Starting today at the Los Angeles Review of Books, LA luminaries, such as writer D.J Waldie and filmmaker Thom Andersen discuss the ontology and history of some of L.A.’s most famous hotels and the theory and function of the hotel itself.
But in the meantime, do you remember this?
This is such an excellent idea.
Timelapse video of Endeavour’s trip through Los Angeles.
So what’s the next huge fucking thing set to be transported through the streets of Los Angeles? This game is really fun!
Mark Bittman is undeniably an Important Voice in that bleeding area of journalism that exists between hedonistic food writing and wonky policy analysis. That he has shifted from the former to the later is, I think, a great thing, and the fact that readers who once turned to him for dinner-recipe recommendations are getting into the nitty-gritty of sustainability issues in farming, etc., bodes well for foodieism (for lack of a better word) making the jump from consumerist fad to social-change agent.
So I was very much looking forward to reading his piece in Sunday’s New York Times Magazine about farming in the San Joaquin Valley. Plenty of hype popped up around the story when it was posted late last week, but I did my best to hold out for my print copy to hit the doorstep so that I could enjoy reading it on the weekend. And what a let down it ended up being.
The premise—of looking at different approaches to farming on different types of farms in one of the world’s prime agricultural regions—is a compelling one, but it read more like an undesirable travelogue than anything else. Yes, there were the many fascinating attempts at comparing the amount of carrots grown at Bolthouse to somewhat conceivable things, like the mass of the Empire State Building. And yes, Bittman brought a non-ideological approach to covering the middle-ground approach of Paul Buxman, who thinks a hybrid model of “organic” farming and conventional treatments could be the future.
This asshole is guest-editing Tasting Table’s Facebook page this week. If you want to read about places he likes to go in Los Angeles, what he cooks at home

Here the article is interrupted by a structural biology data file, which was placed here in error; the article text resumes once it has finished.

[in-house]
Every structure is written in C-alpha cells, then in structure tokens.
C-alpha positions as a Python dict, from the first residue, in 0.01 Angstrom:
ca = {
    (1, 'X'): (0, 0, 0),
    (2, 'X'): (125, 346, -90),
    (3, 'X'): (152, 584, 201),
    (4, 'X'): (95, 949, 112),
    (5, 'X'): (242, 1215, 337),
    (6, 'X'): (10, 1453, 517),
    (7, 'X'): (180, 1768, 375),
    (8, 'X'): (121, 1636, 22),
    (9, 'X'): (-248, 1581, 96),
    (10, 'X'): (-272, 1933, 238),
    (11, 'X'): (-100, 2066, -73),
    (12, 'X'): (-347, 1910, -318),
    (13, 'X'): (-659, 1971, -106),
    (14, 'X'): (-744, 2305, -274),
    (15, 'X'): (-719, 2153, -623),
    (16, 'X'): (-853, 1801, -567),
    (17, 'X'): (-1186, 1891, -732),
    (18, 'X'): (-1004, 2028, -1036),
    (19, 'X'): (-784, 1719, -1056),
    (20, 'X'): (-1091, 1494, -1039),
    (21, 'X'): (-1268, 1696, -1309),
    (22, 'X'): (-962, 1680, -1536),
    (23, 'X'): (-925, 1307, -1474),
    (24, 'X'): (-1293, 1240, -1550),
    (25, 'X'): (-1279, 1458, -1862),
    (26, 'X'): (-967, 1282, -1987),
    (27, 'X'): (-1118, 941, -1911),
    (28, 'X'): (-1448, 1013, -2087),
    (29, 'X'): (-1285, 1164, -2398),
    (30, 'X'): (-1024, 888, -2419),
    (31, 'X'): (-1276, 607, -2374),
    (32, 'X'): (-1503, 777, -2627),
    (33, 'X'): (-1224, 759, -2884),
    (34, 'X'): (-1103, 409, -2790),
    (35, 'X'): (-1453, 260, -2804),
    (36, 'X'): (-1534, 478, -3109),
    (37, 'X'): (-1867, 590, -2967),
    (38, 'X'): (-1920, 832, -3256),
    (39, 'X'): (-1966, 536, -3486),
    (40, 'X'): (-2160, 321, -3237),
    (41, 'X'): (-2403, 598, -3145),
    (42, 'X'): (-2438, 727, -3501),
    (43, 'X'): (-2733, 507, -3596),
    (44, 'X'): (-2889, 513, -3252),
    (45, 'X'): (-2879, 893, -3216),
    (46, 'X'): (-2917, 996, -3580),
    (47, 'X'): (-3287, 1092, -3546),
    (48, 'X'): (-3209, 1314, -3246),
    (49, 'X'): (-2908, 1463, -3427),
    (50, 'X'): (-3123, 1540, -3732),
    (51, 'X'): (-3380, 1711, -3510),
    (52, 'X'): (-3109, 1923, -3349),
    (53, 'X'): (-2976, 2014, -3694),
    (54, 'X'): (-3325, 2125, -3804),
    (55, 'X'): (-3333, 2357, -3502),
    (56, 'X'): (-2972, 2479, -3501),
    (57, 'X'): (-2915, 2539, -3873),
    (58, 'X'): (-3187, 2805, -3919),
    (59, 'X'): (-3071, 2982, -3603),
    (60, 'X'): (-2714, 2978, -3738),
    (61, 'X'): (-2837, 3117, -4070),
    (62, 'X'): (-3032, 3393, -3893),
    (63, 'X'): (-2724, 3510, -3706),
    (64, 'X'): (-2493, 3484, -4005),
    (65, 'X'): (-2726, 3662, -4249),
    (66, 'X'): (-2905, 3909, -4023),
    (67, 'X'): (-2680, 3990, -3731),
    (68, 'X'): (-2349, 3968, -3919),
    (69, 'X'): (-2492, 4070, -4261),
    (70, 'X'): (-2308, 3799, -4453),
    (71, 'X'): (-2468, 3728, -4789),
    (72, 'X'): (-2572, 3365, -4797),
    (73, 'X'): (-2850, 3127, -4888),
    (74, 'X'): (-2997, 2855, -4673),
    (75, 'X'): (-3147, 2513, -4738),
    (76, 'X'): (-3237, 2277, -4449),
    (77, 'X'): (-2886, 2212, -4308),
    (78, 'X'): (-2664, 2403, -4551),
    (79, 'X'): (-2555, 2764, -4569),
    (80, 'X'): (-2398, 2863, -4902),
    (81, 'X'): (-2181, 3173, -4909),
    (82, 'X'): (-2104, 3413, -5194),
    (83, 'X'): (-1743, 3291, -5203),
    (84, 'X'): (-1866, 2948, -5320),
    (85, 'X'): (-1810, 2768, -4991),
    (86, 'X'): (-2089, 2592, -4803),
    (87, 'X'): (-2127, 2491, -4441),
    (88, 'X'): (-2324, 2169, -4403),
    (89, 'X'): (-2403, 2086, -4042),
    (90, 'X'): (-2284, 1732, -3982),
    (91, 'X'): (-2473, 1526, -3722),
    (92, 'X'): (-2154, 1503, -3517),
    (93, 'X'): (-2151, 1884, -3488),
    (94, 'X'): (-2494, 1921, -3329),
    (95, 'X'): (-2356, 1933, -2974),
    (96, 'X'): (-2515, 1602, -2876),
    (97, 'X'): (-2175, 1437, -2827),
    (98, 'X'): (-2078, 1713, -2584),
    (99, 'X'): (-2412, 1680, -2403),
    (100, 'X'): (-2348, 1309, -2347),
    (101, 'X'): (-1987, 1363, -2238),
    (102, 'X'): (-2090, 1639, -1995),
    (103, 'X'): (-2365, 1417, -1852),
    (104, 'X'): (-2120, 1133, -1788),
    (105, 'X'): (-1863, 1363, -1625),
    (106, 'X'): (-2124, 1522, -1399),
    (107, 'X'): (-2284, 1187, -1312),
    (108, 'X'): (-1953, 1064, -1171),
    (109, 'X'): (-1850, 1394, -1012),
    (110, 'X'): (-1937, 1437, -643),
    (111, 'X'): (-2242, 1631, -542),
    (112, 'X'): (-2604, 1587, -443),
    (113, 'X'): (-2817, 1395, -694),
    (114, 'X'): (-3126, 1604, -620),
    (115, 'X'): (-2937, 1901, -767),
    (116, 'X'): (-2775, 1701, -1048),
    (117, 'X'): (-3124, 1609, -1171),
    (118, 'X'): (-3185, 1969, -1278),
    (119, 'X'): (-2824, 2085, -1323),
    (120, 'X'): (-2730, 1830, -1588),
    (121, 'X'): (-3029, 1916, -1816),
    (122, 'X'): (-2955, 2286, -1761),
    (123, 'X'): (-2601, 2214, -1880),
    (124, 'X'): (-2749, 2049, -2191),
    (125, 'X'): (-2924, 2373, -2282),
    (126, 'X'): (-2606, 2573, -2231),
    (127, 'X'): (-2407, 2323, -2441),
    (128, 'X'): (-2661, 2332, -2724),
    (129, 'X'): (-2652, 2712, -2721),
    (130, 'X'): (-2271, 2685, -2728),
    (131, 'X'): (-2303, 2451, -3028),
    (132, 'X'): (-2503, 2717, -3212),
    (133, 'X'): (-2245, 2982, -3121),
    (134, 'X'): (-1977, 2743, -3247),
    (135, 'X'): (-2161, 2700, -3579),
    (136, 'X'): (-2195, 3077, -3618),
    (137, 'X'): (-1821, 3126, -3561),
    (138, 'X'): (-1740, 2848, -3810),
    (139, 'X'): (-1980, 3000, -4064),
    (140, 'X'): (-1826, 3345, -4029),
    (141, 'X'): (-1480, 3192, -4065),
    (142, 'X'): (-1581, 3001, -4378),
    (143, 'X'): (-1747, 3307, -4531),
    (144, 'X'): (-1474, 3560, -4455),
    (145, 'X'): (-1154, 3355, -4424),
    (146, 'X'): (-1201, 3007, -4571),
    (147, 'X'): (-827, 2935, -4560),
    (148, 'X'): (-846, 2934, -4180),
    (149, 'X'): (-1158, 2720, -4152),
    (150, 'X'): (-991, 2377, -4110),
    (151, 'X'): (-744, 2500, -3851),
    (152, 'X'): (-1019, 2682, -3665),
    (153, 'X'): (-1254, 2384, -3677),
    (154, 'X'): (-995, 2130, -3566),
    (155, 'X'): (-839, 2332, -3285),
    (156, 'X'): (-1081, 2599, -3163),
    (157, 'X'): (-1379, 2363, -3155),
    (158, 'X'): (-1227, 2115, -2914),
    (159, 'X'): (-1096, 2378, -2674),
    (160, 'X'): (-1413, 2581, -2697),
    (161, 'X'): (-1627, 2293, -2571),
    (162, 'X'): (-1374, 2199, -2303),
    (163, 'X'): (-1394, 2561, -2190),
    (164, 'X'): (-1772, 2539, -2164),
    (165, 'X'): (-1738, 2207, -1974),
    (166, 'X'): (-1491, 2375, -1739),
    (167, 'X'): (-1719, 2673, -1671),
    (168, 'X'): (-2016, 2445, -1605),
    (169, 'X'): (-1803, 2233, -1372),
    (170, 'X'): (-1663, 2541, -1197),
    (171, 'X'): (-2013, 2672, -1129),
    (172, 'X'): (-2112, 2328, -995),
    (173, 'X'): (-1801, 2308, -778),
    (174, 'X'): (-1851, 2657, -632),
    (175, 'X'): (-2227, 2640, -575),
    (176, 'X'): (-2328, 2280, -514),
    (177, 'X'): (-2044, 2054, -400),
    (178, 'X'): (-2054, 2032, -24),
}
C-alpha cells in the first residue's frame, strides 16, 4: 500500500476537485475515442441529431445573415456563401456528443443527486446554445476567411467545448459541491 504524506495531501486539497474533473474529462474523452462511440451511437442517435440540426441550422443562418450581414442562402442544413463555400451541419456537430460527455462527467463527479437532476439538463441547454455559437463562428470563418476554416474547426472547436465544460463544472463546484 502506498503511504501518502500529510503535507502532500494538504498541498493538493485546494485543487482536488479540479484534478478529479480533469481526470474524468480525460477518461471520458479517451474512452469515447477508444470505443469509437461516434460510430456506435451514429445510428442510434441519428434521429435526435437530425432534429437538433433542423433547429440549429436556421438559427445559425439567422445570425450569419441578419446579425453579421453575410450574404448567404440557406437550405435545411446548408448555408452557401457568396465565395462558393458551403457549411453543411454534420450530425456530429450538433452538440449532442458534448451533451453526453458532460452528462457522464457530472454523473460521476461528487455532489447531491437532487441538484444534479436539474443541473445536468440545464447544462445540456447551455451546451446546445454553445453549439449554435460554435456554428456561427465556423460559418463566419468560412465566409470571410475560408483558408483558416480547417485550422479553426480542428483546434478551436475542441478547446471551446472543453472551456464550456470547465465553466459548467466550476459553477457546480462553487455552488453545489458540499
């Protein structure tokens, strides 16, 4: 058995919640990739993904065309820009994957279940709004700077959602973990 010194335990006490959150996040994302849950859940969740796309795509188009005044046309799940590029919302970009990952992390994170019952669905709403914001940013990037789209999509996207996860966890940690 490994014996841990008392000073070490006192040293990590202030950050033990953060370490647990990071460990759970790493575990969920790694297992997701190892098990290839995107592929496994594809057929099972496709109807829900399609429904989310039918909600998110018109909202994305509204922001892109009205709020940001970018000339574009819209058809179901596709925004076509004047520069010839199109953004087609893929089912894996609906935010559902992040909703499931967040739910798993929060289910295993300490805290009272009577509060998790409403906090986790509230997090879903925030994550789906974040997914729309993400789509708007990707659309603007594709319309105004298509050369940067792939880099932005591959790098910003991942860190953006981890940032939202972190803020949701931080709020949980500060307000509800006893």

and a list of his favorite metal bands, stay tuned throughout the week.
Gardening in my back yard, a nominally triangular piece of land that’s mainly covered in shitty concrete and gravel, involves starting on the back foot. There’s little actual dirt to work with, and most of that soil is occupied either by the rose bushes we planted or what generic landscaping I haven’t torn up yet. I’ve built boxes and hauled in earth—be it in bags of potting soil purchased at the nursery or Craigslist dirt giveaways I’ve to driven to throughout L.A.—to deal with the lack of growing space, but the fundamental problem that hinders my gardening the most is the fucking ficus tree. The branches loom over the entire yard, the tree’s many glossy leaves blocking the sunlight for long stretches of the day. And when its reach extends rampantly in the growth spurt brought on by the heat of late summer, spider mites drop from the tree’s branches onto my tomato plants.
When my girlfriend sold her last two YA books, to
Penguin Putnam, her agent explicitly said that she could get more money out of the deal because of 50 Shades of Grey. A flush, excited publishing industry, even if only fleetingly so, is your friend.
Today, tomorrow, for the next while, people are going to exhaust themselves as they worry about Lena Dunham’s incredible book deal.
1. This is reality. This is the business. This is not the end of the world. This is is actually just one of many such deals. There will be another and another and…
Here’s a cold, hard truth about publishing: If Dunham’s book meets the promise of her massive advance in terms of sales, then there’s that much more money in the industry to buy other, smaller books with. Literary fiction, criticism, poetry, etc., are financed by the backlist and the blockbusters, so while the chances of *you* getting a $3.5 million advance are very, very slim, every book that sells through its multimillion-dollar advance makes it that much more likely that you can score a reasonable advance for a book. So at the end of the day, being jealous of more successful writers like Dunham, ones who are getting rich in this money-starved game, is to your own detriment.